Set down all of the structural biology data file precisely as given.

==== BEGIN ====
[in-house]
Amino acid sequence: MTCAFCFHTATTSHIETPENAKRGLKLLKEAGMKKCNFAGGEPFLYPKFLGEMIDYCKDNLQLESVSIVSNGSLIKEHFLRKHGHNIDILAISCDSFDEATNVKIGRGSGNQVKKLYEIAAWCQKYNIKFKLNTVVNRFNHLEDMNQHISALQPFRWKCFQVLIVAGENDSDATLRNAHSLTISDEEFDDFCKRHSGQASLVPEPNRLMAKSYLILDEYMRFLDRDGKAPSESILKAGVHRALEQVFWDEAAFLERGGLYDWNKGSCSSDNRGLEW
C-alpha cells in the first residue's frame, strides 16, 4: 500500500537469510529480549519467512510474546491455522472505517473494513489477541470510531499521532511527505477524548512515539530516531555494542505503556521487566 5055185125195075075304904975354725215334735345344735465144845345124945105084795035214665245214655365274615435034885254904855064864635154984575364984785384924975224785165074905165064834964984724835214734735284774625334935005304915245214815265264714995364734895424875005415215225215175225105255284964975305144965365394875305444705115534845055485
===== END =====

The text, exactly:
[in-house]
Amino acid sequence: MTCAFCFHTATTSHIETPENAKRGLKLLKEAGMKKCNFAGGEPFLYPKFLGEMIDYCKDNLQLESVSIVSNGSLIKEHFLRKHGHNIDILAISCDSFDEATNVKIGRGSGNQVKKLYEIAAWCQKYNIKFKLNTVVNRFNHLEDMNQHISALQPFRWKCFQVLIVAGENDSDATLRNAHSLTISDEEFDDFCKRHSGQASLVPEPNRLMAKSYLILDEYMRFLDRDGKAPSESILKAGVHRALEQVFWDEAAFLERGGLYDWNKGSCSSDNRGLEW
C-alpha cells in the first residue's frame, strides 16, 4: 500500500537469510529480549519467512510474546491455522472505517473494513489477541470510531499521532511527505477524548512515539530516531555494542505503556521487566 5055185125195075075304904975354725215334735345344735465144845345124945105084795035214665245214655365274615435034885254904855064864635154984575364984785384924975224785165074905165064834964984724835214734735284774625334935005304915245214815265264714995364734895424875005415215225215175225105255284964975305144965365394875305444705115534845055485